UBC Reports | Vol.
51 | No. 6 |
Jun. 2, 2005
Faculty Make Science and Medicine Friendly
By Hilary Thomson
A gateway to what the future may hold is how Jane Roskams
describes a web-based centre that connects elementary and
high school students with university mentoring experiences.
Called the UBC Mentor Centre, the resource has been operating
as a pilot project by the Faculties of Science and Medicine
since 2002 and offers opportunities that include guided group
visits, supervised use of lab equipment, one-on-one shadowing
and project development, visits to schools and e-mentoring.
The only program in Canada to offer such a centralized resource,
it is attracting attention from U.S. universities wishing
to establish similar programs.
“This is a way to show students that a lab is a lively,
interactive place and that scientists are real people, too,”
says Roskams, an associate professor of zoology, who originated
the idea of the centre. “We’re encouraging these
students to find someone they can talk to who can help them
realize their potential.”
More than 50 students in grades 5-12 have connected with
the centre since its inception, and upwards of 60 faculty,
post-docs, grad students and undergraduates from the faculties
of medicine and science have volunteered mentoring experiences.
Many mentors -- including Roskams -- have their own school-age
children and know how valuable mentoring experiences can be
for young people.
Patricia Lau was 16 when she spent a day shadowing Roskams
in her lab at the Centre for Molecular Medicine and Therapeutics.
Now a fourth-year UBC science student, Lau has worked during
the past three summers as an undergraduate researcher in the
lab and is described by Roskams as a driving force in UBC
“Working and volunteering at the lab has been an amazing
experience,” says the 21-year-old, who is now a mentor
herself. “A research lab is vastly different from my
other labs. It’s opened my eyes to the world of research
and academia and I’ve really gotten a feeling of what
it would be like to be a grad student.”
Shadowing a science or medicine researcher is one of the
most beneficial and popular activities, says Dave Thomson,
of the Michael Smith Laboratories, who co-ordinates the program.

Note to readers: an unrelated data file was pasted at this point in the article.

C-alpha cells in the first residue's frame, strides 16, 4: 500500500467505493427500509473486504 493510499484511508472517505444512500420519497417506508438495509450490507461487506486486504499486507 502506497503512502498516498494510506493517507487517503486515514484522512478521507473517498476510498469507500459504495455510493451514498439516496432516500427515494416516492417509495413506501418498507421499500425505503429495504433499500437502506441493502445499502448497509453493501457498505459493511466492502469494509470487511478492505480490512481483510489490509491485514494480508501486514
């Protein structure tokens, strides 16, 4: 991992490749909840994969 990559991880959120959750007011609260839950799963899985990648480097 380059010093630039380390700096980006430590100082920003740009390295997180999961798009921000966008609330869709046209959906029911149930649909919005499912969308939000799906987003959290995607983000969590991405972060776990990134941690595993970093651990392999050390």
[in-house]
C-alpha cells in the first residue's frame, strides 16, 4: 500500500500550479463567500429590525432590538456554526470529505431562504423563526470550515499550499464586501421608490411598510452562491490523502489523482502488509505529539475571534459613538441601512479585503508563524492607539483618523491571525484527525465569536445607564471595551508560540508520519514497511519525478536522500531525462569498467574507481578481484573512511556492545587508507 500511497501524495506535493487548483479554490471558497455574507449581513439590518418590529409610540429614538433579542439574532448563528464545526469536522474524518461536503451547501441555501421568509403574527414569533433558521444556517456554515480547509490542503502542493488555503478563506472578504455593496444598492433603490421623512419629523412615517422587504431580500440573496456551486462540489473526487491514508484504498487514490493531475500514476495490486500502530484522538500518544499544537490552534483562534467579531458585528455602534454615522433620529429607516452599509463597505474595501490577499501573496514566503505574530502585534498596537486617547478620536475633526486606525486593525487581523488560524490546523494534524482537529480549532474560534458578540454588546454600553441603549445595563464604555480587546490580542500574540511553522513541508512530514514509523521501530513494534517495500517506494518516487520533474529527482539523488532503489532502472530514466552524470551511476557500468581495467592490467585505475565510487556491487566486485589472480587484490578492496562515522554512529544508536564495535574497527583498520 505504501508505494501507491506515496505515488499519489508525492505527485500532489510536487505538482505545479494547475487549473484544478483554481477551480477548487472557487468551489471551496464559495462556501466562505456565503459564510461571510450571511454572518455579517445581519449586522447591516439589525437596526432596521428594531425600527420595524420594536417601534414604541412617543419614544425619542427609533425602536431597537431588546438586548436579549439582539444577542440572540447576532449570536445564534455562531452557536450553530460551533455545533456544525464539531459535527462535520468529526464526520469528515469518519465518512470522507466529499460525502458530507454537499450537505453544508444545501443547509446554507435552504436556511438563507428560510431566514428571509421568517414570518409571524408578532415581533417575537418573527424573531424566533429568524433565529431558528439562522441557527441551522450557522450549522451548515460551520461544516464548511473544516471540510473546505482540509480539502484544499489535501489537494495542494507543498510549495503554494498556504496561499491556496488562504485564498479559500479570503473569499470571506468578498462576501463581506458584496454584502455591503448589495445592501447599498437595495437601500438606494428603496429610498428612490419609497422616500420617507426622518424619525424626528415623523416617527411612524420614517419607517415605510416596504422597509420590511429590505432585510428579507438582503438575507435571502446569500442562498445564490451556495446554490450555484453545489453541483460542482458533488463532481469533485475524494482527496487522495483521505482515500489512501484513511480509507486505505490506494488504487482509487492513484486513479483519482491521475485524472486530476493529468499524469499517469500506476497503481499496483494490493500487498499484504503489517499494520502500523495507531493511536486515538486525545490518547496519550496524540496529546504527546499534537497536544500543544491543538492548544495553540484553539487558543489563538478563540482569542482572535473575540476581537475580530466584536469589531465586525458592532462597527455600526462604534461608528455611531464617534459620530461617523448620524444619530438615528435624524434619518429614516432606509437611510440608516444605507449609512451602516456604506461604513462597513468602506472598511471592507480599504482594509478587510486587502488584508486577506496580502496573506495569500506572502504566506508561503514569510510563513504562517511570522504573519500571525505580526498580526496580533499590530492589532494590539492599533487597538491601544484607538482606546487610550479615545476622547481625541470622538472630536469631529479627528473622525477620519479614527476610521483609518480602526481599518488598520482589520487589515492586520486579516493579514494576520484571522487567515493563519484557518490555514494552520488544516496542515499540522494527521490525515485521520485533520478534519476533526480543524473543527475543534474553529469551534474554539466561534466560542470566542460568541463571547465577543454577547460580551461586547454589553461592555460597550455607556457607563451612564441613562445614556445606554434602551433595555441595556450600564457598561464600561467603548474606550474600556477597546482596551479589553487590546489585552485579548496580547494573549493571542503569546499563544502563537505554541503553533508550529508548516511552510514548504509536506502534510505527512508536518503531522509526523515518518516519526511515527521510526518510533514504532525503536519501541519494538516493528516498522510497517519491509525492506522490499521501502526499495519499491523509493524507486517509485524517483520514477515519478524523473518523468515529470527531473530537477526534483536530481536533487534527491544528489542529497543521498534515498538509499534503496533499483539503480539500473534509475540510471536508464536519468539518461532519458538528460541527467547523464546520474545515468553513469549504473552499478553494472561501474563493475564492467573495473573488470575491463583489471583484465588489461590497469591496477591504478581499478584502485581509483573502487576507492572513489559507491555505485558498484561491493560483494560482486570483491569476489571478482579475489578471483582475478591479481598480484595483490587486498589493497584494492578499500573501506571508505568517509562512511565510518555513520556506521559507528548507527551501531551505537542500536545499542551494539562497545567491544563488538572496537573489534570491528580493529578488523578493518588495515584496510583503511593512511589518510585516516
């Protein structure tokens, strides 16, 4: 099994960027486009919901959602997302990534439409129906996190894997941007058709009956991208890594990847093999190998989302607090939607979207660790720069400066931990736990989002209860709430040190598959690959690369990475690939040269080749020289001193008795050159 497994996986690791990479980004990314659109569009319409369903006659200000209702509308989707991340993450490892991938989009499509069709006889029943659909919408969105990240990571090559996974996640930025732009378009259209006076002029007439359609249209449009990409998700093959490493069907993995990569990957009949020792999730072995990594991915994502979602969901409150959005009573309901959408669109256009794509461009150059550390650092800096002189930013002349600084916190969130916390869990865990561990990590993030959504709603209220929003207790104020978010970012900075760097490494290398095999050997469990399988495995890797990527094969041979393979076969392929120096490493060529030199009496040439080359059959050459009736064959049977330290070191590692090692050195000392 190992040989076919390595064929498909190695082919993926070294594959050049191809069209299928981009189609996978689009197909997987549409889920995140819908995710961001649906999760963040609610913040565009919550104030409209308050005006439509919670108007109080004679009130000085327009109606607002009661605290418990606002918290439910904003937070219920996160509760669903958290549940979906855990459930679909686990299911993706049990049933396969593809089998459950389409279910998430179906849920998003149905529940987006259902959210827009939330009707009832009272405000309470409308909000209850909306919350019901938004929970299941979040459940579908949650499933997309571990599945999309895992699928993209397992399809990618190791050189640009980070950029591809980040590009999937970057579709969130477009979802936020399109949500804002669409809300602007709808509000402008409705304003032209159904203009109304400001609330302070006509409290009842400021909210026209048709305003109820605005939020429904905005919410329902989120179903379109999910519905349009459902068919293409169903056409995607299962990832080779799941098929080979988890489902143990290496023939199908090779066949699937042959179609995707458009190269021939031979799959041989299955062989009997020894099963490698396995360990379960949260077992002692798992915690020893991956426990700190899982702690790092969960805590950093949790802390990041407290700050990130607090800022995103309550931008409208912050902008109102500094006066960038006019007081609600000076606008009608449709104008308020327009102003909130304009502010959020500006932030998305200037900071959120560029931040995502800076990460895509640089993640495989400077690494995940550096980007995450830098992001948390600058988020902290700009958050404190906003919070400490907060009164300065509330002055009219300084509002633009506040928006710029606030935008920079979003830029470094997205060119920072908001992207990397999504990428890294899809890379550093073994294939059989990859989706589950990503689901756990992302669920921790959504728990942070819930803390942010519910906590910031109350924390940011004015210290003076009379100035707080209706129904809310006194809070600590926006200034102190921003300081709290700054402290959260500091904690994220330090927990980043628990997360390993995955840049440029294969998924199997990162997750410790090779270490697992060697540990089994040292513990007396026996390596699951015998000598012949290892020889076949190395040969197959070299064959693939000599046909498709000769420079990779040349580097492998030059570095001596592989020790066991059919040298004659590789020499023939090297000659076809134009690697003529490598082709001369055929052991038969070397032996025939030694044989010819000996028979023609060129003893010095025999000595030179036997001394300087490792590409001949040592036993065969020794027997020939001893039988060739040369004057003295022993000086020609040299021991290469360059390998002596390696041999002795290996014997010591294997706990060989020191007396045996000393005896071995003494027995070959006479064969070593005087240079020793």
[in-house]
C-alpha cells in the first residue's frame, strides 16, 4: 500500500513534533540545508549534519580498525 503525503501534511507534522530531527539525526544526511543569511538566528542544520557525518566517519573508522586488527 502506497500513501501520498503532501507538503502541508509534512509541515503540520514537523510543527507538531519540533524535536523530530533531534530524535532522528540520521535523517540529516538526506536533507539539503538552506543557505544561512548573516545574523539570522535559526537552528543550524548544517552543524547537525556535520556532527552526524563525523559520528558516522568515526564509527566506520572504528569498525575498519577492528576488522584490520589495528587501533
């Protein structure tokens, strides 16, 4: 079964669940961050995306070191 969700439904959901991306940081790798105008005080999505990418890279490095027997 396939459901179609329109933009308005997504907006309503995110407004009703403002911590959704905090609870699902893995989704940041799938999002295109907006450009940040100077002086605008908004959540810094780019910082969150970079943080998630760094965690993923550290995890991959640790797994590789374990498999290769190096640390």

Students have participated in harvesting research plants;
witnessed a CT scan and were introduced to topics ranging
from bioinformatics to applying for research grants. They
also learned about resources such as science and nature societies
in the area, recommended readings and online databases.
“These experiences do make a difference in a young
person’s life,” says Teresa Milden, Vancouver
School Board (VSB) district resource teacher for gifted /
enrichment education, who has helped co-ordinate UBC mentoring
experiences. “Besides the opportunity to see a lab first-hand,
students also become a class expert, which can build self-esteem.
Mentoring is more than a social relationship -- this is a
very powerful experience.”
Students also witness voluntarism and teamwork, make valuable
contacts and are able to add research experience to their
resumes, she adds.
The centre’s web site also links students and parents
to resources such as UBC’s Let’s Talk Science
program; Society for Canadian Women in Science and Technology
mentoring opportunities for young women; Science World’s
outreach programs and even a site that offers interactive
online frog dissection.
The Vancouver Foundation provided initial funding for the
pilot, with VSB and UBC providing additional support for personnel.
The centre’s current focus is to find additional funding
to maintain the centre and expand it to other faculties.
For more information on the UBC Mentor Centre, visit www.mentorcentre.ubc.ca.